The star of one of Disney’s most popular prime-time series of all time has come under fire after giving an interview and sharing insight into plans for her new cable network known for its “God and country” take on holiday programming.
The world is a bustling place full of different tastes in food and clothing, different viewpoints on raising children, different approaches to baking a pie, and how exactly to pronounce, “tomato.” There are even differing schools of thought on whether a standard side dish made of bread, spices, celery, and onion and served on Thanksgiving Day is called “stuffing” or “dressing.”
And while most people–even celebrities–can appear on live television and discuss an affinity, or lack thereof, for mushrooms and onions, or for mayonnaise on French fries with relatively low backlash, the same is not true about other topics such as abortion rights, climate change, and gay marriage, as one celebrity discovered this week, following an interview with The Wall Street Journal.
In an interview with the giant media outlet, actress Candace Cameron Bure, who played D. J. Tanner on the Disney/ABC hit prime-time series Full House alongside the late Bob Saget in the late 1980s and early 1990s, talked about her recent departure from The Hallmark Channel.
“My heart wants to tell stories that have more meaning and purpose and depth behind them,” Bure explained. “I knew that the people behind Great American Family [are] Christians that love the Lord and wanted to promote faith programming and good family entertainment.”
Bure, best known for the role she played as an adolescent and teenager–that of eldest daughter in the Tanner household on Full House–had become a staple in feel-good holiday flicks on The Hallmark Channel in recent years. Some have called her the “Christmas rom-com queen” of the channel. But earlier this year, Bure resigned her post at Hallmark and traded those Christmas rom-com movies for a different role at Great American Family Channel.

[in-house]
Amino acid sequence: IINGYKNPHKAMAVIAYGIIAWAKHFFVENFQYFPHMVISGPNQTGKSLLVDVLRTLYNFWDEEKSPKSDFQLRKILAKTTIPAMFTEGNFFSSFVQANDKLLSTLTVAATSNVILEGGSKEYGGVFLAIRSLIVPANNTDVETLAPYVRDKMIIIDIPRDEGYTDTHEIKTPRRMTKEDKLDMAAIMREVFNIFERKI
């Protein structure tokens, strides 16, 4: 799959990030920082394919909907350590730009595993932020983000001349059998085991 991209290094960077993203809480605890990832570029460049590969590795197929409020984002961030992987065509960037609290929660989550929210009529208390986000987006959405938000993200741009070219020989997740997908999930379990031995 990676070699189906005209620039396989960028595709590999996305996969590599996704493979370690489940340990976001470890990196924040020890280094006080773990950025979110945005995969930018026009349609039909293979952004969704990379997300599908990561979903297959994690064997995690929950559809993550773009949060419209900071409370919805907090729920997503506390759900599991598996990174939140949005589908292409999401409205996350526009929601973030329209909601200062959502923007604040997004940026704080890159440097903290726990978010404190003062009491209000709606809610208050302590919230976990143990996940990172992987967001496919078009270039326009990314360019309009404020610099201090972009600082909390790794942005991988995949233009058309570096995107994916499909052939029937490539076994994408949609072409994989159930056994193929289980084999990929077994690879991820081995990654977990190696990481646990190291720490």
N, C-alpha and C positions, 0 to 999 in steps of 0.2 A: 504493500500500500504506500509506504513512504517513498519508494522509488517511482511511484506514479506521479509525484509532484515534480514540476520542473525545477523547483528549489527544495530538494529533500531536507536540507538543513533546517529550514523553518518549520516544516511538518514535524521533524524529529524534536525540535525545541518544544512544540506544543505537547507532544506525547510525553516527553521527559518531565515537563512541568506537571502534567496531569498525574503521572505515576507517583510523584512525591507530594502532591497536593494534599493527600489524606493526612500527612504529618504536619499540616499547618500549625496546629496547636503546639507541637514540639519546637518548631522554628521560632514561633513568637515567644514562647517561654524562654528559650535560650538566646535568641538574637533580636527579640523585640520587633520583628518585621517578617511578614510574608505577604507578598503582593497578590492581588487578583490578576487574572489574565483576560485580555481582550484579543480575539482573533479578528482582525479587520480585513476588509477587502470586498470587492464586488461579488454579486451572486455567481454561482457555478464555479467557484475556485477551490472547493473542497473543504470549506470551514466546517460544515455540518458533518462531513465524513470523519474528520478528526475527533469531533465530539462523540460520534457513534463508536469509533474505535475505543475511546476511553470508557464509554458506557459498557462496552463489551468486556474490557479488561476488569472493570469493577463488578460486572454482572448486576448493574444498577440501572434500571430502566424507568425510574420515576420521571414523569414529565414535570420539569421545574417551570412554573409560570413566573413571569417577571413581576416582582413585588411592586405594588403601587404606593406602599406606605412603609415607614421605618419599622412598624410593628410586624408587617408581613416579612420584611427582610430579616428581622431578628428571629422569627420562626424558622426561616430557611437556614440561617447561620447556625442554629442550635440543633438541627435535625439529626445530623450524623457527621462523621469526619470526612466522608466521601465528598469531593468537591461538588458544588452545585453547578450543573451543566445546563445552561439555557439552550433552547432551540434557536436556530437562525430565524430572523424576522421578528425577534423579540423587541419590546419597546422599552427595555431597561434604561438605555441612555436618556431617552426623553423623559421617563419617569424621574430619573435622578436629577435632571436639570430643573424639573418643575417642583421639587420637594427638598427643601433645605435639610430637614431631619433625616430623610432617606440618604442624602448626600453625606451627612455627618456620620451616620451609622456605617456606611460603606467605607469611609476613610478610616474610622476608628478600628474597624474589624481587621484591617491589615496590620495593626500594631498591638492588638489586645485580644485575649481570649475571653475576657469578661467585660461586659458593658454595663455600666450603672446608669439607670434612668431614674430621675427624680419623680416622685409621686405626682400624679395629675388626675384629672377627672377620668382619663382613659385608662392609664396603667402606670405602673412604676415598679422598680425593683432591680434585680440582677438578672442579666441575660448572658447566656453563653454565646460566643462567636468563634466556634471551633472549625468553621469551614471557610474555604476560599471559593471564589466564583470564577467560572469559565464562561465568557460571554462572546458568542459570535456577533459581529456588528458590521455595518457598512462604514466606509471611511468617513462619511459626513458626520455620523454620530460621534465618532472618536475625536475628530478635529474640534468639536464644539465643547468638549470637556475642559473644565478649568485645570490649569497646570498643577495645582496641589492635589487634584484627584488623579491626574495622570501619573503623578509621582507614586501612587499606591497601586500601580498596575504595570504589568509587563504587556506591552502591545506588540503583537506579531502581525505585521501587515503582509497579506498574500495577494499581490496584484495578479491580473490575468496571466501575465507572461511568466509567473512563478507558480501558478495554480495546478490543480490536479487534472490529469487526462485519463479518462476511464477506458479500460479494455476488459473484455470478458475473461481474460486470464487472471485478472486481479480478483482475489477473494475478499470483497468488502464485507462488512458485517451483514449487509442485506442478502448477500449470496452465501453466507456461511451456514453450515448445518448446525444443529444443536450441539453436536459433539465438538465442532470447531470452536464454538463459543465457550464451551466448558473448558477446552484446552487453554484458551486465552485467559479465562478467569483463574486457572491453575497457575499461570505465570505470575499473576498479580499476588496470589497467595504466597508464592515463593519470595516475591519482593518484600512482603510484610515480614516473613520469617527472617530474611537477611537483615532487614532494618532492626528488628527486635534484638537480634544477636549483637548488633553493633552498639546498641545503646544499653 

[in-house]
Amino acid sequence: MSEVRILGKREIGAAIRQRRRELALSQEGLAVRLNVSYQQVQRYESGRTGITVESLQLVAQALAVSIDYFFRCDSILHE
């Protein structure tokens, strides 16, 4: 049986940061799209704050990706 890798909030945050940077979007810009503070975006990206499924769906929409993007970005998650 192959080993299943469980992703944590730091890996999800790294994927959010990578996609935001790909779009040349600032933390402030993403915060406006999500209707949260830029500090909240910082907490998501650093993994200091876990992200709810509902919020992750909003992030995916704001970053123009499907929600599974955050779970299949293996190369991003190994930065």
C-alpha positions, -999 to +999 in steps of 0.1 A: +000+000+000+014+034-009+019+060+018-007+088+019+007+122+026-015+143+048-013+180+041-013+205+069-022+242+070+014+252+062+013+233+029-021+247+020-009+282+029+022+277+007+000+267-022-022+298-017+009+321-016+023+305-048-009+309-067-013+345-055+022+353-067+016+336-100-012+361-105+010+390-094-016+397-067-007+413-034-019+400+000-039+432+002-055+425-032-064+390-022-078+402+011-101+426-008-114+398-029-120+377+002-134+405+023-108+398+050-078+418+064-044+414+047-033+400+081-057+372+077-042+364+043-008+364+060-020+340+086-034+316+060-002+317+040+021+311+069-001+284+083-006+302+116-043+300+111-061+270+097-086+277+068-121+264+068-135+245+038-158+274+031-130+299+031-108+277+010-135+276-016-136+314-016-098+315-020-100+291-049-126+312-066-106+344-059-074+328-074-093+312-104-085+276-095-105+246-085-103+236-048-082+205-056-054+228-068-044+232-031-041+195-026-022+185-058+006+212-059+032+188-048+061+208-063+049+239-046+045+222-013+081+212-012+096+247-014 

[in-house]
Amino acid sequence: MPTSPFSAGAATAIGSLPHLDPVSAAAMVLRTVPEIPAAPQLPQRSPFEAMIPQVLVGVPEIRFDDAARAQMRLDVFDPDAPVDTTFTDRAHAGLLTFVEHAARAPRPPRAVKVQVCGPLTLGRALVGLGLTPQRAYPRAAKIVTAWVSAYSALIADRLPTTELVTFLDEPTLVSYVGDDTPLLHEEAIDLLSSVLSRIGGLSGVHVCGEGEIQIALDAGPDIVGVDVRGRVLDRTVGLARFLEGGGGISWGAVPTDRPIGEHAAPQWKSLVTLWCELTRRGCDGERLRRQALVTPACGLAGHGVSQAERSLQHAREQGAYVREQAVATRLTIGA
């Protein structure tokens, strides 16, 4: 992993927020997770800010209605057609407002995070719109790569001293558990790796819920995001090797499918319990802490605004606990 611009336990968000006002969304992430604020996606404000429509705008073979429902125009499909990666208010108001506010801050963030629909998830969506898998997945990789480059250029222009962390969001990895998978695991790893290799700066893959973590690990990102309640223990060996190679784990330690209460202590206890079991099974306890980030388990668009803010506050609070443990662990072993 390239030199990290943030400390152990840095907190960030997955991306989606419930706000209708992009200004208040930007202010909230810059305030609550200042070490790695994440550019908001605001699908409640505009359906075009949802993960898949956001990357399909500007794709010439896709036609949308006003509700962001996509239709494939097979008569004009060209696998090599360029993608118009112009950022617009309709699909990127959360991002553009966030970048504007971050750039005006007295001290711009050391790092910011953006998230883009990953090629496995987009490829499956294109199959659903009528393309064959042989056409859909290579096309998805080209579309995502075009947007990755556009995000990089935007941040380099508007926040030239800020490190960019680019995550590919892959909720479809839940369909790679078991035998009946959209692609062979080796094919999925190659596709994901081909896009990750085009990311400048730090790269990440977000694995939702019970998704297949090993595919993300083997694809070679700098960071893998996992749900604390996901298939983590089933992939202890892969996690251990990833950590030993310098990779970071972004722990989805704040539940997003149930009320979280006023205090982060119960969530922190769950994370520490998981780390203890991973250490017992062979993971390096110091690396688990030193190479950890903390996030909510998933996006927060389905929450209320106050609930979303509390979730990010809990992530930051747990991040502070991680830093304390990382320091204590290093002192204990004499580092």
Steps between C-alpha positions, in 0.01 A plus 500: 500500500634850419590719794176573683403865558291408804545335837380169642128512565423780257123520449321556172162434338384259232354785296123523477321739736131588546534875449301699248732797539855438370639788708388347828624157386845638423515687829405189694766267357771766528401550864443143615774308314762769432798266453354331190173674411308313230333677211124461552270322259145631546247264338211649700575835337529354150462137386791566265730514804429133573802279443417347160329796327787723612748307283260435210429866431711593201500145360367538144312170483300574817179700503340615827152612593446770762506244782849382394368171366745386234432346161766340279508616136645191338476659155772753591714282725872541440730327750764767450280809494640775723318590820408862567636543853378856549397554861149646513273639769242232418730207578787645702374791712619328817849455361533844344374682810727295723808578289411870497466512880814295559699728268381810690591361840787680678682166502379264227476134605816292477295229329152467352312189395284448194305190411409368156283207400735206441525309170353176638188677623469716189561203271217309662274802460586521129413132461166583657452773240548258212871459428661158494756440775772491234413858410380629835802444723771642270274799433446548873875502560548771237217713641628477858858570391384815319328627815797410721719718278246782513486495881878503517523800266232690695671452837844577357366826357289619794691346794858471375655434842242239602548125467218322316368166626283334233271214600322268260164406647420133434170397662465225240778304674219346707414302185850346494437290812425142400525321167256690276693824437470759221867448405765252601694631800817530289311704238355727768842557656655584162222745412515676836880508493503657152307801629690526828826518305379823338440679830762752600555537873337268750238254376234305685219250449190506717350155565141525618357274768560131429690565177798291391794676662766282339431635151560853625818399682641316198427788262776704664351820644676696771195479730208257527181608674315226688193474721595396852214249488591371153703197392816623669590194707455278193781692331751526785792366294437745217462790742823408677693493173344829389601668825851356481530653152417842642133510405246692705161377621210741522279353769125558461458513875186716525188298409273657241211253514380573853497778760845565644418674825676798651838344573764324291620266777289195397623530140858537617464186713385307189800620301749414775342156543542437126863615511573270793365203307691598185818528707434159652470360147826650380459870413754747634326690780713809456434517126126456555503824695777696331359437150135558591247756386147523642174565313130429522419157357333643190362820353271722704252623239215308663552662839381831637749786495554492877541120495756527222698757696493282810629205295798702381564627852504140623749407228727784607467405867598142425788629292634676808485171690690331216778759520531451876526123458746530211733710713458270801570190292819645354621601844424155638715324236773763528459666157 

The Journal says the channel’s name evokes “red-state pride and content that embraces faith.”
In December, The Hallmark Channel will debut The Holiday Sitter, a G-rated original holiday film–the first one on the network to solely focus on an LGBT love story. When asked whether she thinks Great American Family Channel will also feature same-sex couples in its holiday films, Bure said no.
“I think that Great American Family will keep traditional marriage at the core,” she said.
Her statement, by many accounts, wasn’t inflammatory, but it quickly drew harsh criticism across social media platforms.
Sarah Kate Ellis, CEO of GLAAD, called Bure’s comment “irresponsible and hurtful,” suggesting the actress was “using tradition as a guide for exclusion.”
“Bure is out of sync with a growing majority of people of faith, including LGBTQ people of faith, who know that LGBTQ couples and families are deserving of love and visibility,” she said. Ellis further said she’d “love to have a conversation with Bure about my wife, our kids, and our family’s traditions.”
“If [Great American Family’s] plan is to intentionally exclude stories about LGBTQ couples, then actors, advertisers, cable and streaming platforms, and production companies should take note and seriously consider whether they want to be associated with a network that holds exclusion as one of its values,” Ellis added.
Singer and dancer JoJo Siwa took to Instagram to give a voice to her disappointment in Bure, saying:
“Honestly, I can’t believe after everything that went down just a few months ago, that she would not only create a movie with intention of excluding LGBTQIA+, but then also talk about it in the press. This is rude and hurtful to a whole community of people.”
Bure released a statement in response to the seemingly viral backlash over her comment, saying that she shouldn’t be surprised at the backlash, “given the toxic climate in our culture right now.”
“It absolutely breaks my heart that anyone would ever think I intentionally would want to offend and hurt anyone,” Bure said. “It saddens me that the media is often seeking to divide us, even around a subject as comforting and merry as Christmas movies.
“To the members of the media responsible for using this opportunity to fan flames of conflict and hate, I have a simple message: I love you anyway. To those who hate what I value and who are attacking me online: I love you. To those who have tried to assassinate my character: I love you. To everyone reading this, of any race, creed, sexuality, or political party, including those who have tried to bully me with name-calling, I love you.”